[0021] FIGS. 6A-6E illustrate one embodiment of a process for constructing OLED display devices. The process described herein combines an innovative method of incorporating a black matrix with subsequent process steps that are typical of an OLED process. The OLED devices are constructed on a substrate 610. In one embodiment, the substrate 610 is made of transparent glass of quality that is acceptable for flat panel display. As shown in FIG. 6A, a black matrix 620 is deposited and patterned on one surface of the substrate 610. As described above, in one embodiment, the black matrix 620 is constructed using a suitable material such as black chrome. Thereafter, as shown in FIG. 6B, a first electrode material 630 such as ITO is deposited and patterned on the surface of the glass substrate 610 to form the anodes and address lines for the individual pixels or subpixels. Subsequently, as shown in FIG. 6C, a layer of suitable material such as polyimide is deposited and patterned on top of the ITO layer 620 and the black matrix layer 610 to form the wells 635 for the pixels or subpixels. Alternatively, the black matrix 610 can also be used to define the wells for the pixels or subpixels. Referring now to FIG. 6D, layers of organic electroluminescent materials (collectively shown as one layer 650) are then deposited into the corresponding wells defined by the wall structures 640. It is well known in the art that layers 650 may include a hole injection layer, a hole transport layer, an emission layer, and an electron transport layer, etc. Thereafter, as shown in FIG. 6E, a layer of second electrode material is deposited and patterned on top of the other layers to form the anode layer 660. It should be understood by one skilled in the art that the teachings of the present invention described herein apply to other processes for fabricating OLED displays.

[0022]FIG. 7 shows a flow diagram of one embodiment of a method 700 according to the teachings of the present invention. At block 710, a plurality of individual display tiles are constructed with each display tile comprising a front panel. Each front panel comprises a plurality of pixels and black matrix integrated with the pixel structures. In one embodiment, each front panel is attached to a corresponding back panel. A display tile having a front panel attached to a corresponding back panel is also referred to as a display module herein. At block 720, the completed display tiles are bonded to a cover plate using an index-matching adhesive that controllably allowed to flow into the seams between the display tiles and fill the seams to a predetermined thickness. At block 730, a black filler material designed to provide an optical match with the black matrix is injected into the back side of the seams. This is done to reduce the contrast between the black matrix surface and the seam gap so that the tiled display will have a seamless appearance.

[0023]FIG. 8 shows a more detailed flow diagram of the method 700 described above with respect to FIG. 7. At block 810, a plurality of individual display tiles (a display tile is also called a front panel herein) are constructed in which a corresponding black matrix is formed on a first surface of each individual display tile. The black matrix covers at least a portion of the first surface. An example of the black matrix formed on the surface of a display tile is shown in FIGS. 4 and 5. At block 820, a plurality of pixel elements is formed in those regions of the first surface that are not covered by the corresponding black matrix. An example of the positioning of the pixel elements are shown in FIGS. 4 and 5 described above. In one embodiment, each individual display tile (also called a front panel) is attached to a corresponding back panel. A display tile having a front panel attached to a corresponding back panel is also called a display module herein. At block 830, the completed individual display tiles are arranged in a matrix or array format forming the seams between adjacent display tiles. At block 840, the completed display tiles are bonded to a cover plate using an index-matching adhesive that controllably allowed to flow into the seams between the display tiles and fill the seams to a predetermined thickness. An example of the bonding process is shown in FIG. 5. At block 850, a black filler material designed to provide an optical match with the black matrix is used to fill the back side of the seams, as illustrated in FIG. 5. The black filler is used to make the seams between display tiles much less visible or invisible to the viewers so that the tiled flat panel display will have a seamless appearance.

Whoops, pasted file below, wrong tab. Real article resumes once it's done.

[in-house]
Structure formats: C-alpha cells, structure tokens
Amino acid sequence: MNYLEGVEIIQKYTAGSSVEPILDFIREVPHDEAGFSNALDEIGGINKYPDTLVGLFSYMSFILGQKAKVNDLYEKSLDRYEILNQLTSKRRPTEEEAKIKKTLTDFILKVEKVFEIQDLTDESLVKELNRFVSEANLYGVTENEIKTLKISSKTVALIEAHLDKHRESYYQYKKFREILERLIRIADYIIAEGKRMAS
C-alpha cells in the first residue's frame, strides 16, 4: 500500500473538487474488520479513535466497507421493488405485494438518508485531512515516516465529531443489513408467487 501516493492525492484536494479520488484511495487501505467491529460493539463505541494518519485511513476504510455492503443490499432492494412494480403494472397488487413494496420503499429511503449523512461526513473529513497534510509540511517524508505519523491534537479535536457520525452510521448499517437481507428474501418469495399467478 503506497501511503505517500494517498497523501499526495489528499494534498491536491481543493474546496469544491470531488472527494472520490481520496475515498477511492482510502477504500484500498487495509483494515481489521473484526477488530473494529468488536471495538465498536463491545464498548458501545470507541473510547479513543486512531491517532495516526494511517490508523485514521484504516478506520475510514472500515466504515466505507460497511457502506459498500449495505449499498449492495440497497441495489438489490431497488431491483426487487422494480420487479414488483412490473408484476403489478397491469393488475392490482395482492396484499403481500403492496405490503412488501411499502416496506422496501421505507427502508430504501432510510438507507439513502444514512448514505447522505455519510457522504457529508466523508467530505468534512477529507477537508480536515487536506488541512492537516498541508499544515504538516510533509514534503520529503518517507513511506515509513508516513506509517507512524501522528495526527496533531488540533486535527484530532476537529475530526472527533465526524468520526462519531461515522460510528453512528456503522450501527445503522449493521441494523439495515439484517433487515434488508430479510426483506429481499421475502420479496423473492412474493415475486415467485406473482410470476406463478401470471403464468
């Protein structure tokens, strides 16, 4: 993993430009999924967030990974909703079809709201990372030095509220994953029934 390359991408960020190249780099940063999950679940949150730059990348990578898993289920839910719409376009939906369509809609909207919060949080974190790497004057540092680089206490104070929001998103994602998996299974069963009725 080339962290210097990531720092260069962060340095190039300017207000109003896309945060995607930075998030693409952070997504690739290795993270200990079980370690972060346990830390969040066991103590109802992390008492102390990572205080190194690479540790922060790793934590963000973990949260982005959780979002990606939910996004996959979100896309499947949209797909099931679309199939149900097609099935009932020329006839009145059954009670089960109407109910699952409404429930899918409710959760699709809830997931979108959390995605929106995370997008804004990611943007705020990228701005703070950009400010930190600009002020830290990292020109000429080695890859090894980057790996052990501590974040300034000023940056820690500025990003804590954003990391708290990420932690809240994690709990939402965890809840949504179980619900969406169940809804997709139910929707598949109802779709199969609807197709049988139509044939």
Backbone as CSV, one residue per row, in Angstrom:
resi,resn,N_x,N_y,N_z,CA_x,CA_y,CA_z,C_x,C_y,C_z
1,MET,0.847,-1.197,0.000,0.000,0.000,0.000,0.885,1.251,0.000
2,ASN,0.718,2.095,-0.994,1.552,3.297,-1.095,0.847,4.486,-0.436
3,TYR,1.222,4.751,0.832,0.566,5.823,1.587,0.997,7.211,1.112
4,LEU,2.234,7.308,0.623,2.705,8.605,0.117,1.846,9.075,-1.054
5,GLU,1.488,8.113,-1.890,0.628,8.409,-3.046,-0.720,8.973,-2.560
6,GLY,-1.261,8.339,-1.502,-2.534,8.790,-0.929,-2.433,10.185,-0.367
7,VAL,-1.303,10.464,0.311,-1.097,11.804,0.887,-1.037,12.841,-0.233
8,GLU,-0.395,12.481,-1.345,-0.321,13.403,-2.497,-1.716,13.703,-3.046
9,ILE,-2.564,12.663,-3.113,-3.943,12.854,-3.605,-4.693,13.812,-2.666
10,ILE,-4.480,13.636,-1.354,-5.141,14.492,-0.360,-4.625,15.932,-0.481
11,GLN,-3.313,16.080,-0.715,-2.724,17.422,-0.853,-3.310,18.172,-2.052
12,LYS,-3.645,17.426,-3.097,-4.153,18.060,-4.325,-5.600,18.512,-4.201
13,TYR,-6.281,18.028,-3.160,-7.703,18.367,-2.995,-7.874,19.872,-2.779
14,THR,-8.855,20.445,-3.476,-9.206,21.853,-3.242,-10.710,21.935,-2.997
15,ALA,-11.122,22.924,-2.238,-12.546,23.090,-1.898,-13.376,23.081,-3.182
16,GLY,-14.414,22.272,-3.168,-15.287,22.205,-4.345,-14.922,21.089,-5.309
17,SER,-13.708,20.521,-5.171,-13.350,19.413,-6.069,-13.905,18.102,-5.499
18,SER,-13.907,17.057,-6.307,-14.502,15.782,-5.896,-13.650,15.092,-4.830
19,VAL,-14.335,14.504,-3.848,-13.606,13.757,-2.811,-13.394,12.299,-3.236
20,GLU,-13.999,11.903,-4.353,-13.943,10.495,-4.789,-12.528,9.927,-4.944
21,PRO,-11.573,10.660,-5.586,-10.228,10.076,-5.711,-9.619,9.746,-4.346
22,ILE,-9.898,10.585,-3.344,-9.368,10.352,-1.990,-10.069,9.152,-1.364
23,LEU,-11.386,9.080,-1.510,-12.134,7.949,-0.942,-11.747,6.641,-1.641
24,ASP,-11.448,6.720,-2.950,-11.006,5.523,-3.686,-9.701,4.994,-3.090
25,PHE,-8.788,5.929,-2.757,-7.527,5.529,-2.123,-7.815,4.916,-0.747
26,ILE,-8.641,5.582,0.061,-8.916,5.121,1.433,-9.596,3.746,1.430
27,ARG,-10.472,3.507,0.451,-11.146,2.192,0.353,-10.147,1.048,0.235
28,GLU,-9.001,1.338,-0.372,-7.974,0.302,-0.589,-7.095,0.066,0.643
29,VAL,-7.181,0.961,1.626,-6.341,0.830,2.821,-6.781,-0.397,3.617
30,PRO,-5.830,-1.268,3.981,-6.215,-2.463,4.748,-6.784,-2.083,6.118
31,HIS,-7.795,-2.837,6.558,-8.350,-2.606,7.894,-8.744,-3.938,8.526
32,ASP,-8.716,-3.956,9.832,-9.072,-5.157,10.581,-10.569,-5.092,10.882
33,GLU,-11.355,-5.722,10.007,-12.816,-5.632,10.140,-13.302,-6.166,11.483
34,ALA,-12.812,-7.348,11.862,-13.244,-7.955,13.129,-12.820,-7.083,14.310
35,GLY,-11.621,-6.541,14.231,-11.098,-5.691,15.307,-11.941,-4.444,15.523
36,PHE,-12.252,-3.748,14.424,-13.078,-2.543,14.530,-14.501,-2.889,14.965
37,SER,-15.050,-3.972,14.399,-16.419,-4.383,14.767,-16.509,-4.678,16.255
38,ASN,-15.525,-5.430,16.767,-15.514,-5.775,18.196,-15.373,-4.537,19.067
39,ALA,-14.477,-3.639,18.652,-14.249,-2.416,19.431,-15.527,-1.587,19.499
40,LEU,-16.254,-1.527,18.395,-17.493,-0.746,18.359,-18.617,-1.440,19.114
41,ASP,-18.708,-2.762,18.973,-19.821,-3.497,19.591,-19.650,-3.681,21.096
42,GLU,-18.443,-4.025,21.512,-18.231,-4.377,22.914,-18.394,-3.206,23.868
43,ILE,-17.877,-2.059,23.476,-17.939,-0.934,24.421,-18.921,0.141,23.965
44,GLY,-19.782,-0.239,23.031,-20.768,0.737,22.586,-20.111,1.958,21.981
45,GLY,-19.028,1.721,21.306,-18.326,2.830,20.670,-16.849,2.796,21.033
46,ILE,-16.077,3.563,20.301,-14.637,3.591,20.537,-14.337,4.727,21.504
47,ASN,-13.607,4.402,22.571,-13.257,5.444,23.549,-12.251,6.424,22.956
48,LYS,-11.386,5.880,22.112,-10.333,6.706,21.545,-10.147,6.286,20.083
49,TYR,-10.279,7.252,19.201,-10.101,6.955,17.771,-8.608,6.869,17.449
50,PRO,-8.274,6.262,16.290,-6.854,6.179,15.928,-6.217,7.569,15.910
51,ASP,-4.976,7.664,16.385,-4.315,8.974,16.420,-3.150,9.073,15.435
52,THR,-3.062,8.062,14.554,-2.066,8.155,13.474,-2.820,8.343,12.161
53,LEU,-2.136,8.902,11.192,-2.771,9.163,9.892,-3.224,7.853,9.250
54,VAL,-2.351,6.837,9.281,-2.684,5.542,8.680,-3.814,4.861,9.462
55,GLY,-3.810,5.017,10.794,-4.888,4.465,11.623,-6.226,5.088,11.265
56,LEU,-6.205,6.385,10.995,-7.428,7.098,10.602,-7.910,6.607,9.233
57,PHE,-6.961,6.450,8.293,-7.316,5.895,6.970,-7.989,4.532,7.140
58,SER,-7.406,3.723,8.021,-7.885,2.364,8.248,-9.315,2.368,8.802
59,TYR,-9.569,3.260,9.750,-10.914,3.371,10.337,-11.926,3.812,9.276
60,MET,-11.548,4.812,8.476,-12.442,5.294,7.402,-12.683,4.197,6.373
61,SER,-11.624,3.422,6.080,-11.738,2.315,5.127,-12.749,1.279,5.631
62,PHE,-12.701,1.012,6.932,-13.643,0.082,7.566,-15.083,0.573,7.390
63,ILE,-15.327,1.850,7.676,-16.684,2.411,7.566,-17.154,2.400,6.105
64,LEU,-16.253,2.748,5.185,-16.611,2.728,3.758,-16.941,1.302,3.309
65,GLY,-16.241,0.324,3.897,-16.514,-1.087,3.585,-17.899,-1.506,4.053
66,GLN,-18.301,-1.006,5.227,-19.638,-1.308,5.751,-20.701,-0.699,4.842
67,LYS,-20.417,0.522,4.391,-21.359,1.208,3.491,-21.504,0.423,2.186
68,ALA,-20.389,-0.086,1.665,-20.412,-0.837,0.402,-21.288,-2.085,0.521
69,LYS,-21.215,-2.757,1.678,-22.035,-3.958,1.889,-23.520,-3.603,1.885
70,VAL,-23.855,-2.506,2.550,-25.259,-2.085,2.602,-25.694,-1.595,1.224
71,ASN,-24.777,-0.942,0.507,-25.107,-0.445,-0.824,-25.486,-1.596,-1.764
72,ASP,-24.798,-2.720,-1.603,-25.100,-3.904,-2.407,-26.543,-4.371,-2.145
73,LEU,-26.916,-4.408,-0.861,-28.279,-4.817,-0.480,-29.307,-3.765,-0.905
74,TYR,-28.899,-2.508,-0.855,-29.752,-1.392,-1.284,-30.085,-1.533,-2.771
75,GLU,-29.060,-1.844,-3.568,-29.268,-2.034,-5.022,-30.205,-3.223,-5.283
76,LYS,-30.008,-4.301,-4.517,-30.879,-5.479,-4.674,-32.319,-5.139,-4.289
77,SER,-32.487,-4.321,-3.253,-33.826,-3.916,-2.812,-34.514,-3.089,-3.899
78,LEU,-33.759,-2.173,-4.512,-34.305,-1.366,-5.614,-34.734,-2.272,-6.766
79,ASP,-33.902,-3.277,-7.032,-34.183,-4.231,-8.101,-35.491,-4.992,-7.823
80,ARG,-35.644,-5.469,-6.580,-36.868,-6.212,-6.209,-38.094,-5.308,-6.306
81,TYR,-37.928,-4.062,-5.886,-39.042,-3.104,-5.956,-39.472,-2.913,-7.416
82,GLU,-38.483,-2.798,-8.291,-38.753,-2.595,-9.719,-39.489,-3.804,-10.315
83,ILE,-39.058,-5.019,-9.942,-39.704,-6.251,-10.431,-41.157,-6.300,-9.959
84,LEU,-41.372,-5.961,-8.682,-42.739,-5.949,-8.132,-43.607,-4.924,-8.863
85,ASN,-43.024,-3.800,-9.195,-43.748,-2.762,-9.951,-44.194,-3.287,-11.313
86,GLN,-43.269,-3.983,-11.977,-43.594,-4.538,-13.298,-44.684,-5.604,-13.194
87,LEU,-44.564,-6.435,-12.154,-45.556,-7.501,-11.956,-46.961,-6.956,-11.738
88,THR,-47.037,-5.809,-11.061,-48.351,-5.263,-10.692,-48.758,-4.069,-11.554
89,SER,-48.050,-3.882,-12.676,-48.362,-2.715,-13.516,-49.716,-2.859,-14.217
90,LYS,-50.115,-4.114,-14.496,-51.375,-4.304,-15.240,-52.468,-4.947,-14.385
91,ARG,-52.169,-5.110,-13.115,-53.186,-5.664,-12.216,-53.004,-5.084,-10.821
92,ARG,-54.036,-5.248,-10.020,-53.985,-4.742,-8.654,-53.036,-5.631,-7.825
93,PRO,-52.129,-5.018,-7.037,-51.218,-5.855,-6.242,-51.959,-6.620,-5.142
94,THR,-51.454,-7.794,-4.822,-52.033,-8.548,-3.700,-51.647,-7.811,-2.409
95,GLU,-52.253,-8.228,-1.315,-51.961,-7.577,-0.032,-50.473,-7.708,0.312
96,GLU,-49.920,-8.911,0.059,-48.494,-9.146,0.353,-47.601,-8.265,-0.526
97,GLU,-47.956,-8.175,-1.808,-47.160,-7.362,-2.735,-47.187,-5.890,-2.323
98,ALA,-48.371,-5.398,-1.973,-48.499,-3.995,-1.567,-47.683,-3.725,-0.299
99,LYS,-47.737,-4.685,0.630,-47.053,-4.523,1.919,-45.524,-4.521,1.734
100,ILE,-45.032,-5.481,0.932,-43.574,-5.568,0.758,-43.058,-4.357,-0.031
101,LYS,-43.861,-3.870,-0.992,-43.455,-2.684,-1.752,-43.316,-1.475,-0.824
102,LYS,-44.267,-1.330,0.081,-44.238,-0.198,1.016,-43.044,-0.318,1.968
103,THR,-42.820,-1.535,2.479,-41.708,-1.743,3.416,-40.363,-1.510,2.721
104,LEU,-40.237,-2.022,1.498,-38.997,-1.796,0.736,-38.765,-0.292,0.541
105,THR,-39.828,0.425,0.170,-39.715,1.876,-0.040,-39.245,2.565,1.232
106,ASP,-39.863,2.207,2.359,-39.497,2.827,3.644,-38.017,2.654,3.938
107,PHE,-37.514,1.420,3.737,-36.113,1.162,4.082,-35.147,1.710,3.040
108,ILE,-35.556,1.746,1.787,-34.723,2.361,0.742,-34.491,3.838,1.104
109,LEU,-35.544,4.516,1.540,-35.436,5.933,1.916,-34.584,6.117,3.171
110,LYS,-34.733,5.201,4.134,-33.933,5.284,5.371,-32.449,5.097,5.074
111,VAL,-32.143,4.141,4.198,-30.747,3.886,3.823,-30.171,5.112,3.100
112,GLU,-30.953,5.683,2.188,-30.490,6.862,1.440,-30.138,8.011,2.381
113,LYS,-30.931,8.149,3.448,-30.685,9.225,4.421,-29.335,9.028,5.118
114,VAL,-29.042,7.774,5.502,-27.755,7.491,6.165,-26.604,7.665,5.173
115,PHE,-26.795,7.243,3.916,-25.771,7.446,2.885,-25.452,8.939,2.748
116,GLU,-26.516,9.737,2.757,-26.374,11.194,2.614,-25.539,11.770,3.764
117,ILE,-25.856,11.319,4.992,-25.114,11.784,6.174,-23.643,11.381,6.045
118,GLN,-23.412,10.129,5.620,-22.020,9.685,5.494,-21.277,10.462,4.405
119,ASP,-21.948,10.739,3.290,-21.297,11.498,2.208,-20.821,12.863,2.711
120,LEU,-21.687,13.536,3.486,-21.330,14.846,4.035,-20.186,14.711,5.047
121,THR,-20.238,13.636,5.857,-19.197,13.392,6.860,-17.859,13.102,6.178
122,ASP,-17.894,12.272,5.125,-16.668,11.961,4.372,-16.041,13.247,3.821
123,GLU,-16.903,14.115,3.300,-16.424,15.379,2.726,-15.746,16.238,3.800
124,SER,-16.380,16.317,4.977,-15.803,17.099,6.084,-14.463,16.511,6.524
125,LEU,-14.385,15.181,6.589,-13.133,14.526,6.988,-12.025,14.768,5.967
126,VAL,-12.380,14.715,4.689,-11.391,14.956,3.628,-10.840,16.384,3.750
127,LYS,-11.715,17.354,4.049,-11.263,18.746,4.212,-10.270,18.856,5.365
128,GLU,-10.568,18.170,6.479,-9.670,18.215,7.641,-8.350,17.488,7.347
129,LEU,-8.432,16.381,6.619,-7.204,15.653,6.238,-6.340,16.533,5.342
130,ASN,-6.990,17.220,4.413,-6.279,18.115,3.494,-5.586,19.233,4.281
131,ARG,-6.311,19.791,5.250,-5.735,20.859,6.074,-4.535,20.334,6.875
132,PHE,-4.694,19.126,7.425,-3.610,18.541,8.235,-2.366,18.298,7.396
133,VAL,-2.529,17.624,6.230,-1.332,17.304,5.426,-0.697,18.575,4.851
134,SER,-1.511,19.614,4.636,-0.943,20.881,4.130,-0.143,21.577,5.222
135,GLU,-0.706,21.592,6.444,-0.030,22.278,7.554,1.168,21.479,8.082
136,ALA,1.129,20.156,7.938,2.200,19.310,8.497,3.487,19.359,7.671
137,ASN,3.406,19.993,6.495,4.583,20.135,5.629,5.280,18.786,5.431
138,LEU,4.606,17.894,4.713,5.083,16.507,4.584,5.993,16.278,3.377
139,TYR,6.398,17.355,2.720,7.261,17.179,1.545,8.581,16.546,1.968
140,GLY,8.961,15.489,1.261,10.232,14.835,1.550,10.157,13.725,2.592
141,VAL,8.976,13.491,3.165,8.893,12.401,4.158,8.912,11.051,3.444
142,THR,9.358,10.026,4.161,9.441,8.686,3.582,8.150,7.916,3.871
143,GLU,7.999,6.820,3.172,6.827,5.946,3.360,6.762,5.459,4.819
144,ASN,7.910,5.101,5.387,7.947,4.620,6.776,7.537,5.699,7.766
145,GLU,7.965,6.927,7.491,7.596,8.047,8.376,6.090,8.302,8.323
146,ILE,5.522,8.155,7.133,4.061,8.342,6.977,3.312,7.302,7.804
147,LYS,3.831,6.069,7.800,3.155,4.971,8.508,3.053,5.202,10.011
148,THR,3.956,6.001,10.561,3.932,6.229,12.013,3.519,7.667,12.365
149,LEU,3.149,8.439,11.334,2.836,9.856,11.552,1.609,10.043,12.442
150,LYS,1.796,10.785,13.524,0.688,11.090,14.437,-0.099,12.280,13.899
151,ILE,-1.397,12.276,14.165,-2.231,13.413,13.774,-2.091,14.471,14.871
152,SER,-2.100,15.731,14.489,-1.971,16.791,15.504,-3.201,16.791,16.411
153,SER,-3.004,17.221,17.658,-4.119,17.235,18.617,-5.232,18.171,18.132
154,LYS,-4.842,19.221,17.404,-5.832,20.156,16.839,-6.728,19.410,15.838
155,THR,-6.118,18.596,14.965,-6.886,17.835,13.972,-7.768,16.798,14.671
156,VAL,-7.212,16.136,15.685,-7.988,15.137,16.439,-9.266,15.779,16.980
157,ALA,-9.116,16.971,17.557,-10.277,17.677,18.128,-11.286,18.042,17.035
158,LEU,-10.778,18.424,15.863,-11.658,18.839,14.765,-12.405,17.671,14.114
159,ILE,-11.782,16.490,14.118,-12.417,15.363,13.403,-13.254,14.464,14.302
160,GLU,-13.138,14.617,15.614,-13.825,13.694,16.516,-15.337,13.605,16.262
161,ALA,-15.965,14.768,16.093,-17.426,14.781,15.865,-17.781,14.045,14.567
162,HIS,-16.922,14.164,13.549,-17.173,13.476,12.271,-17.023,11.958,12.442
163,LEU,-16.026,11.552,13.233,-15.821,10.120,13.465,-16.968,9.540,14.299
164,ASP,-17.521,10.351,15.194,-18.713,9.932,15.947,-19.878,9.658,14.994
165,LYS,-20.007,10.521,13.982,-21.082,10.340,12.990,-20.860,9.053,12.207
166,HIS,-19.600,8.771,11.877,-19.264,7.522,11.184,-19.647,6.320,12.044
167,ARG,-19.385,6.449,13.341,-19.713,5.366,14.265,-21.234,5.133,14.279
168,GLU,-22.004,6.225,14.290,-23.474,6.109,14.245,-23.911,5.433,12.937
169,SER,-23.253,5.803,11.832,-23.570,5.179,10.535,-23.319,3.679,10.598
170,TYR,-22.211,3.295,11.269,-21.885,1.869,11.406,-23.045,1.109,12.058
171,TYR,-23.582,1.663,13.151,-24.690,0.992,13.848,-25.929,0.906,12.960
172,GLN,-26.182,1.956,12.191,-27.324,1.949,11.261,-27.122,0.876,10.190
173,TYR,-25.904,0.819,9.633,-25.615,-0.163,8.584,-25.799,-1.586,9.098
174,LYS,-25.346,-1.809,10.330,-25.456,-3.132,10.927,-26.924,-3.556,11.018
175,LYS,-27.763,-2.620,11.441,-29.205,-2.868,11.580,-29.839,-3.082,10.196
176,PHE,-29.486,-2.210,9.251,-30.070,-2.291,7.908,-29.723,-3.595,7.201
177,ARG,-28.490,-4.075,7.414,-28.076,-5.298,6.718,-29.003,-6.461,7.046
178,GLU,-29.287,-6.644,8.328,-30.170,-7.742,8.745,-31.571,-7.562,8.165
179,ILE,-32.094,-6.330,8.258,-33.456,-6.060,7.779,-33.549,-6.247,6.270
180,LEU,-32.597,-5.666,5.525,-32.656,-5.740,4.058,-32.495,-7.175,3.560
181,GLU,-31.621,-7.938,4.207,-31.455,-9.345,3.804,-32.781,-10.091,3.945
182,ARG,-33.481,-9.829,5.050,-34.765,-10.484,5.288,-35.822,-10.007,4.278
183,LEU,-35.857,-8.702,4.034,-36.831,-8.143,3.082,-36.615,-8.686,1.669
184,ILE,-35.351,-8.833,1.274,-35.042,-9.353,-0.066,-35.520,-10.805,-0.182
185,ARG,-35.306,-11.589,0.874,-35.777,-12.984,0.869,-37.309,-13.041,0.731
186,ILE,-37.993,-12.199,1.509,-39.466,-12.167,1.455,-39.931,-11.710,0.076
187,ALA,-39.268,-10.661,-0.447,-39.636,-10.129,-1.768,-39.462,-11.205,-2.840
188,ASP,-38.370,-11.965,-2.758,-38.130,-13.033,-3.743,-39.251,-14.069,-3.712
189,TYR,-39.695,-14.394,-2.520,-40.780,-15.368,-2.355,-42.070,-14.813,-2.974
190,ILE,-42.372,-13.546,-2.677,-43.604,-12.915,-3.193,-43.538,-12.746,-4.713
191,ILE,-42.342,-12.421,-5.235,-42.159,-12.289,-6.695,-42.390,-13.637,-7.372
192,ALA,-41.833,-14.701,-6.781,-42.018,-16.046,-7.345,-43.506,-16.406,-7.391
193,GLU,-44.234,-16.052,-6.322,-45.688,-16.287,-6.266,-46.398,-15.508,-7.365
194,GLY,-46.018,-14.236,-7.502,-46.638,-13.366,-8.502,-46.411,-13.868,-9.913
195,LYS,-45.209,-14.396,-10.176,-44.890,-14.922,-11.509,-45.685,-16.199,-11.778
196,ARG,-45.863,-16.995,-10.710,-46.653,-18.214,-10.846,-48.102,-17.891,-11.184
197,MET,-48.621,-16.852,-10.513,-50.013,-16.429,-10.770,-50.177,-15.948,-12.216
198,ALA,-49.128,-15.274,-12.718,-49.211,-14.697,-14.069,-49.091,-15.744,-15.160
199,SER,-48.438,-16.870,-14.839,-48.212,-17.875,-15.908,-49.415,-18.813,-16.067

[0024] The invention has been described in conjunction with the preferred embodiment. It is evident that numerous alternatives, modifications, variations and uses will be apparent to those skilled in the art in light of the foregoing description.

Referenced by
Citing PatentFiling datePublication dateApplicantTitle
US7719480Oct 31, 2003May 18, 2010Hewlett-Packard Development Company, L.P.Display with interlockable display modules
US8232718Apr 30, 2009Jul 31, 2012Global Oled Technology LlcTiled electroluminescent device with filled gaps
US8531351Dec 15, 2009Sep 10, 2013Lg Electronics Inc.Multi plasma display device
US20110141404 *May 5, 2010Jun 16, 2011Sejune KimOutdoor large area display device and manufacturing method of the same
EP2328167A1 *Dec 14, 2009Jun 1, 2011Lg Electronics Inc.Multi plasma display device
WO2010126961A1 *Apr 28, 2010Nov 4, 2010Global Oled Technology LlcTiled electroluminescent device with filled gaps
Classifications
U.S. Classification345/1.3
International ClassificationH01L27/32, G02F1/1333, G02F1/1335
Cooperative ClassificationG09F9/3026, H01L27/3293, G02F1/133512, G02F1/13336
European ClassificationG02F1/1333N, H01L27/32M6
Legal Events
DateCodeEventDescription
May 12, 2009FPExpired due to failure to pay maintenance fee
Effective date: 20090322
Mar 22, 2009LAPSLapse for failure to pay maintenance fees
Sep 29, 2008REMIMaintenance fee reminder mailed
Jul 2, 2001ASAssignment
Owner name: INTEL CORPORATION, CALIFORNIA
Free format text: ASSIGNMENT OF ASSIGNORS INTEREST;ASSIGNOR:SUNDAHL, ROBERT C.;REEL/FRAME:011940/0960
Effective date: 20010525
Owner name: INTEL CORPORATION 2200 MISSION COLLEGE BOULEVARDSA
Free format text: ASSIGNMENT OF ASSIGNORS INTEREST;ASSIGNOR:SUNDAHL, ROBERT C. /AR;REEL/FRAME:011940/0960